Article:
April 18th, 2015, 06:59 AM  #31 
Senior Member Joined: Apr 2015 From: Los Angeles Posts: 288 Thanks: 7 
Does anyone know how to use Nyquist plots?

April 18th, 2015, 11:46 AM  #32 
Senior Member Joined: Apr 2015 From: Los Angeles Posts: 288 Thanks: 7 
Are op amps still a great invention?

April 19th, 2015, 09:35 AM  #33 
Senior Member Joined: Apr 2015 From: Los Angeles Posts: 288 Thanks: 7 
I want to learn probably and statistics so I can understand analog and digital communications.

April 19th, 2015, 09:55 AM  #34 
Senior Member Joined: Apr 2015 From: Los Angeles Posts: 288 Thanks: 7 
Are probability and statistics basically the same thing?

April 20th, 2015, 11:57 AM  #35 
Senior Member Joined: Apr 2015 From: Los Angeles Posts: 288 Thanks: 7 
Which is more important: math or physics?

April 22nd, 2015, 11:53 AM  #36 
Senior Member Joined: Apr 2015 From: Los Angeles Posts: 288 Thanks: 7 
What's so great about Fibonacci numbers?

August 29th, 2015, 01:58 PM  #37 
Senior Member Joined: Apr 2015 From: Los Angeles Posts: 288 Thanks: 7 
How are some people able to design circuits with little or no math training? Don't they need to know calculus, maxwell's equations, Laplace, Fourier, etc?

August 31st, 2015, 08:35 PM  #38 
Senior Member Joined: Apr 2015 From: Los Angeles Posts: 288 Thanks: 7 
Can someone prove ohm's law for me? Are mathematical proofs important, or can I plug and chug?

September 1st, 2015, 03:04 AM  #39 
Senior Member Joined: Apr 2014 From: UK Posts: 886 Thanks: 326 
You should consider joining an Electronics forum if you haven't already done so. It is possible to design circuits without much maths or proofs, it's how I started many years ago, it's enough to build simple filters and do some analogue maths functions. At the age of 12, I hadn't heard of Maxwell, Fourier or Laplace. I have since learnt about those during my degree, and have since forgotten them, you only really use that stuff for indepth design/analysis. I don't do that every day but I can refer to it if I need to. Having learnt it in the past helps a lot, if I were coming at it with no previous knowledge it would be quite daunting! Mathematical proofs are very useful, knowing how to derive proofs comes in handy when you need to derive something which there isn't a proof for. Plug and Chug is what you end up doing for the most part, it's a waste of time to start from first principles every time. But, it is important to go through the pain of it a few times so you know how to get there when there's no Plug and Chug method.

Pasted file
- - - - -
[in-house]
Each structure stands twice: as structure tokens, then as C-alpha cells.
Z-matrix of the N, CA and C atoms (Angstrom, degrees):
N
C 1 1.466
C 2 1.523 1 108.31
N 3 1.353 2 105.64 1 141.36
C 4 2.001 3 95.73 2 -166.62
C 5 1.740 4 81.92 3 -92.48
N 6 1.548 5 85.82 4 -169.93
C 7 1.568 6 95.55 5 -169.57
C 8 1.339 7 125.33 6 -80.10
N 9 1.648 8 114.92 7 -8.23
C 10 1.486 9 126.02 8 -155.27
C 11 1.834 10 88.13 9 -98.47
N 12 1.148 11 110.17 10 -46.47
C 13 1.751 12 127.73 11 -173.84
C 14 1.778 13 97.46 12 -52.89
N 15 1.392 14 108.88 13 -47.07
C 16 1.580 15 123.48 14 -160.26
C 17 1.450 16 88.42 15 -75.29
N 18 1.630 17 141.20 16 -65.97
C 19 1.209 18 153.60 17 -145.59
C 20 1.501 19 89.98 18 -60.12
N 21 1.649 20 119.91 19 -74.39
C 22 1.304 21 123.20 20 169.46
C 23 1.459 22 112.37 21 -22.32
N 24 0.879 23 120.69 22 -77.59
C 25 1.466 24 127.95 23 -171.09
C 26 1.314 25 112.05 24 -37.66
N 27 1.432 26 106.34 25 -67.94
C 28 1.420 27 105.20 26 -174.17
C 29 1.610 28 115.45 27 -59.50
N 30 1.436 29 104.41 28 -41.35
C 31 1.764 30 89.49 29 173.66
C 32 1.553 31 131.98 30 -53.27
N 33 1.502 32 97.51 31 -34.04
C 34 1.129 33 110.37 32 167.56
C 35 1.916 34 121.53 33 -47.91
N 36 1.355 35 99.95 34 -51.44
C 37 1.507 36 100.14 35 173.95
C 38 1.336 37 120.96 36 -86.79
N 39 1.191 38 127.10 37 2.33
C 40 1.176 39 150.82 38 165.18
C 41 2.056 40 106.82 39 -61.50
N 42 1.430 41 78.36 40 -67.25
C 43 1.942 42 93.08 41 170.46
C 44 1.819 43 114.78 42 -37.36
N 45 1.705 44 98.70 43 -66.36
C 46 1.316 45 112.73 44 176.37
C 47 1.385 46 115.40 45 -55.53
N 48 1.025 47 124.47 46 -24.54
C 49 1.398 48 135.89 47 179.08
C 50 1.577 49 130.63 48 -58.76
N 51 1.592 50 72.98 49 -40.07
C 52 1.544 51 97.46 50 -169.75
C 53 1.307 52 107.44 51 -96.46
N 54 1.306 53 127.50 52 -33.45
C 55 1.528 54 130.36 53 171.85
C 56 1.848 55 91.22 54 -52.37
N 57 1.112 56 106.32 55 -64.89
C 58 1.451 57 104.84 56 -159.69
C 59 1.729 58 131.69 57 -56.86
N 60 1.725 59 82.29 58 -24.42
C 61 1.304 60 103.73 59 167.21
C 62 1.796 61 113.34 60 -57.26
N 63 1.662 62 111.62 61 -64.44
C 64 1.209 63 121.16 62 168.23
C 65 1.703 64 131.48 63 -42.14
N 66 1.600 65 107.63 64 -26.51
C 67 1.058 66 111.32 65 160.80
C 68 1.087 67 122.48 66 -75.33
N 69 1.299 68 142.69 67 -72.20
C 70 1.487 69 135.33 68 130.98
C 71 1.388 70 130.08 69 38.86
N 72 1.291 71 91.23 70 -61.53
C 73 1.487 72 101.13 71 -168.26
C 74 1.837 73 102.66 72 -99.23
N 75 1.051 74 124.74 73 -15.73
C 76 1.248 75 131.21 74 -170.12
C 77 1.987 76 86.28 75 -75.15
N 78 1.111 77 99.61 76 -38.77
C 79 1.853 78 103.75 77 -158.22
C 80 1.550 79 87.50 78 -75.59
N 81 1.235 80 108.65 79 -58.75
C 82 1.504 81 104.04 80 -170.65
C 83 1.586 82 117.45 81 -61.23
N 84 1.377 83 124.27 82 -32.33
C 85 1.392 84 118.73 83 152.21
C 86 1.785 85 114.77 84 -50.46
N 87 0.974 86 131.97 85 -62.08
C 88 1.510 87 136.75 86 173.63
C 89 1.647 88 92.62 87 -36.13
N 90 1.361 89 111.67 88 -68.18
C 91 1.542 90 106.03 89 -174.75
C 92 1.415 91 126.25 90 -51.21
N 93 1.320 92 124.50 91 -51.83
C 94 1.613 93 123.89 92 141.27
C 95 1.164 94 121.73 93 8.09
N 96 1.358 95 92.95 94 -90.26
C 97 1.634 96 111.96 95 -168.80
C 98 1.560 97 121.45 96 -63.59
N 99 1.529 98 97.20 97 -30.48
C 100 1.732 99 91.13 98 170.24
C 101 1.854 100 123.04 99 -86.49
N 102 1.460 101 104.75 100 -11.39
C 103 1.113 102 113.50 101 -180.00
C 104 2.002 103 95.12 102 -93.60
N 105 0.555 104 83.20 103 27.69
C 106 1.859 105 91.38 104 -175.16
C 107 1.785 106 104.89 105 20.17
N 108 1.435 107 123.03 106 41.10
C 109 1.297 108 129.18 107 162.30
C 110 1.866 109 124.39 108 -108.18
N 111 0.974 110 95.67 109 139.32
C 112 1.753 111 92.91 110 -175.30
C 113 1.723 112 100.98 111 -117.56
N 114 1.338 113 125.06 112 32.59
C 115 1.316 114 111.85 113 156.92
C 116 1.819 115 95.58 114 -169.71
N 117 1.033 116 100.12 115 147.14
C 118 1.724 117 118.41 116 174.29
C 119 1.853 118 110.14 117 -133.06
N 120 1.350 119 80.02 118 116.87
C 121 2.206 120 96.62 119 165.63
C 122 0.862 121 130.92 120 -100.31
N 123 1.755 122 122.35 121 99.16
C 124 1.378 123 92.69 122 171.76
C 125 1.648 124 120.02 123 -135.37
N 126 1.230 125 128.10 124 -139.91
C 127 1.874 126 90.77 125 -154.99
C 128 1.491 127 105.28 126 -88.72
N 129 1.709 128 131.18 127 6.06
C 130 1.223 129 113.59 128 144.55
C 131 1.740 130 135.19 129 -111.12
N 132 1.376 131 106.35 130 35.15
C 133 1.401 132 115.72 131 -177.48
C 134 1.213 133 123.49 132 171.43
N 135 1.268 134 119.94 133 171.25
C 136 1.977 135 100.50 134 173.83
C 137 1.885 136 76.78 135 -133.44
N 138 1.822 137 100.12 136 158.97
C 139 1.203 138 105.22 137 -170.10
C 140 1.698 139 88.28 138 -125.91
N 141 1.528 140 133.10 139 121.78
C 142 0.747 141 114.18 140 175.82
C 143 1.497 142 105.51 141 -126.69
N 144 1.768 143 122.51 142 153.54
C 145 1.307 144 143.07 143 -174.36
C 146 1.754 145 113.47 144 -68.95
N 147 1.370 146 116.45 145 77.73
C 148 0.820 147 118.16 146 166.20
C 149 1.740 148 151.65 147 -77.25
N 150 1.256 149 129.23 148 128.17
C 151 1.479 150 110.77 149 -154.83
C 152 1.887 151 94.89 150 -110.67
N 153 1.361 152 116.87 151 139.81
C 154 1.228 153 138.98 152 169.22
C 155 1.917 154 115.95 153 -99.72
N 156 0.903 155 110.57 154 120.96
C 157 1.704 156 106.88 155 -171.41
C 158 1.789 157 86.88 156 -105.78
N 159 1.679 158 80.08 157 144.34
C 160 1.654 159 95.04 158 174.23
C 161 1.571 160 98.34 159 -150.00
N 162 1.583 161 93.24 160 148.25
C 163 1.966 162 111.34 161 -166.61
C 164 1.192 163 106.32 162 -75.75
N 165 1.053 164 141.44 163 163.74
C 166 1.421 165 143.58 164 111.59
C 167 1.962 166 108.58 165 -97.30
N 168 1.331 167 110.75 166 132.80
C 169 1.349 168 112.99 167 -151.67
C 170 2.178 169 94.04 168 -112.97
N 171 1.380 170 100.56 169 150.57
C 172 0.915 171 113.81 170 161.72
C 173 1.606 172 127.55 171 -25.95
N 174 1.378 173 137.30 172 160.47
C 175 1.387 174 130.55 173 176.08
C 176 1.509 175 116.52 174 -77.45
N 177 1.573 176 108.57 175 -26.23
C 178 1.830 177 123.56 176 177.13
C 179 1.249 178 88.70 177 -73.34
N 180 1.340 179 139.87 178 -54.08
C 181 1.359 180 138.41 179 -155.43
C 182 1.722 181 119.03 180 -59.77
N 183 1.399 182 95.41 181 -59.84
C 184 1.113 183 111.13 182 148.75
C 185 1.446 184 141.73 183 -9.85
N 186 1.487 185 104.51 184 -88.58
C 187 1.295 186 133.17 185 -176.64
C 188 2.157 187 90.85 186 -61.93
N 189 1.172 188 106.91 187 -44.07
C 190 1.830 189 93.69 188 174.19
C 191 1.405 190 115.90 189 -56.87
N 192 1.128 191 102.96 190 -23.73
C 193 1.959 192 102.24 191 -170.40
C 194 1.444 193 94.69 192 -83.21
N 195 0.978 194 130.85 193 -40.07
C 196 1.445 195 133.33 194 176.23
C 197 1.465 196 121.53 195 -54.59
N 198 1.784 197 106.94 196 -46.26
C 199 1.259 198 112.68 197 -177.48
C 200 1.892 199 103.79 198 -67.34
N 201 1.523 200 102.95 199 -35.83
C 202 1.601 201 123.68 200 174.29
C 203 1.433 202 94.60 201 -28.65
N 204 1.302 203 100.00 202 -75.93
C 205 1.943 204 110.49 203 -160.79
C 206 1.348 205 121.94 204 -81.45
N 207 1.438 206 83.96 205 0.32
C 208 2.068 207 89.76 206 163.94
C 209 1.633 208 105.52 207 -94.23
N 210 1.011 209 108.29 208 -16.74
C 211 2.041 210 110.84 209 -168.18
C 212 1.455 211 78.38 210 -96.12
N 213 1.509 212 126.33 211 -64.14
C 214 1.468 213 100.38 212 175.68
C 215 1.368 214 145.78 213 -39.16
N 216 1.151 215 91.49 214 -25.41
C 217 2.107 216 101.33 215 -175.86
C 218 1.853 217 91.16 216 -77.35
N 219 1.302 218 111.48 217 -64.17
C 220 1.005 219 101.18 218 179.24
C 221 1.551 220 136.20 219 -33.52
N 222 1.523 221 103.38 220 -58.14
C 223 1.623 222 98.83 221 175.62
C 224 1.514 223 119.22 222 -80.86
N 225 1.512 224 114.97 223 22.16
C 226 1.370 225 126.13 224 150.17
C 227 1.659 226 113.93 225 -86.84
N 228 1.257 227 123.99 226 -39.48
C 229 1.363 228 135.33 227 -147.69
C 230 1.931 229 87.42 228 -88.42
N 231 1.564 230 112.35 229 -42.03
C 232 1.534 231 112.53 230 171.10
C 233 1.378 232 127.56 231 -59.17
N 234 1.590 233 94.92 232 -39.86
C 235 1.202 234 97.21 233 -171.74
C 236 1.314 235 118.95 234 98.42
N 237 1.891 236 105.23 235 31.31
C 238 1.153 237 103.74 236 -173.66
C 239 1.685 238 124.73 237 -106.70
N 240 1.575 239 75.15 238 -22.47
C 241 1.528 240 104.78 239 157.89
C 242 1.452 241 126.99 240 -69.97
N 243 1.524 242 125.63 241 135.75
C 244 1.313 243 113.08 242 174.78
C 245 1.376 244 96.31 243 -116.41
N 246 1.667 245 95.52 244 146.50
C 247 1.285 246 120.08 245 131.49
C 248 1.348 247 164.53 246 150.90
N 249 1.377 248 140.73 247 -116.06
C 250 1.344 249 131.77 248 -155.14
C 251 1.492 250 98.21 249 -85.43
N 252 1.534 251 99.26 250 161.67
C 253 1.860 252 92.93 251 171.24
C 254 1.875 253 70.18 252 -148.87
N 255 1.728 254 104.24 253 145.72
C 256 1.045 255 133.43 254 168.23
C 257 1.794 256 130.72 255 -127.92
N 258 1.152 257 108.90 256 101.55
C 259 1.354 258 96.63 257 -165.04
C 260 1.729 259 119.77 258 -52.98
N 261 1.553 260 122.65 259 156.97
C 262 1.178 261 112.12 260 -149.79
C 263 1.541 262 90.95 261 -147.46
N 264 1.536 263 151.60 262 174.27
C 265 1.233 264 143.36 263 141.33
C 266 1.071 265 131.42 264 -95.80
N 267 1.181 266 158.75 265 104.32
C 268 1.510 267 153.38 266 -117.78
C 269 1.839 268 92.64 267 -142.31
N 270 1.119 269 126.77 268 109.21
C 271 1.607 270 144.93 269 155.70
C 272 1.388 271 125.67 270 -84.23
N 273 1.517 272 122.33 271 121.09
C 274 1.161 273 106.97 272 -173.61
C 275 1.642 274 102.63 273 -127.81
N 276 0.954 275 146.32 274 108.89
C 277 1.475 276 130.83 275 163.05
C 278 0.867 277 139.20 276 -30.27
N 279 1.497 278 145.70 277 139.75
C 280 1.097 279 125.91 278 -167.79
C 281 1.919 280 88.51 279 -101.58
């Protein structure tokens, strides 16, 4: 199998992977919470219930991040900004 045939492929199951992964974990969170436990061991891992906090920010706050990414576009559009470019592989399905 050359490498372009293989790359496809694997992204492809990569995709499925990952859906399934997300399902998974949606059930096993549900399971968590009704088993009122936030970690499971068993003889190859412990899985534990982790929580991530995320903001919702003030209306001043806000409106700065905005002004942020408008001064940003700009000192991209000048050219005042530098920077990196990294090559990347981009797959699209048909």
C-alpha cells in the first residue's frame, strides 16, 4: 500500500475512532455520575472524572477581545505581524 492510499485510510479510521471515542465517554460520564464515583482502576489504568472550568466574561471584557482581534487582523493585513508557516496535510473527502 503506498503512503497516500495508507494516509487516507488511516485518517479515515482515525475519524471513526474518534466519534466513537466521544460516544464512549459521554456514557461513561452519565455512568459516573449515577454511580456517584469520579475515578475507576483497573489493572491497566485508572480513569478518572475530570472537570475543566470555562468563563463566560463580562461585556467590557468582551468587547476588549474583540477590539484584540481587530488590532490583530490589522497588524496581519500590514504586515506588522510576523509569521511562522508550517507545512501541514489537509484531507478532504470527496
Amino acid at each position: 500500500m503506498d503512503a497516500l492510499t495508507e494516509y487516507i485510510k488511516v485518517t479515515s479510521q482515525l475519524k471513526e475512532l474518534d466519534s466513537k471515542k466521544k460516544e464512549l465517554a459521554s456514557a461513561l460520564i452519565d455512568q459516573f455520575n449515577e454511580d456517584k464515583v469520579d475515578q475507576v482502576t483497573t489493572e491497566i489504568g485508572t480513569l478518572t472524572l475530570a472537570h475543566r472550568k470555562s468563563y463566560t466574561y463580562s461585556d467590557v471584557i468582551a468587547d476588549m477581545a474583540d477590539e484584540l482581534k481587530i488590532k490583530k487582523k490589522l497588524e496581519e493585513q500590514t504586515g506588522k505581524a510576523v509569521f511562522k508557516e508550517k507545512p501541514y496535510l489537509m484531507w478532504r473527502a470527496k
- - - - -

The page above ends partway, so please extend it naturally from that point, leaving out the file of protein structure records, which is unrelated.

September 1st, 2015, 09:51 AM  #40 
Senior Member Joined: Apr 2015 From: Los Angeles Posts: 288 Thanks: 7 
How do you know what values to use for resistors, capacitors, inductors, power supply, etc when you design these circuits, so it won't blow up or fry any of these components?


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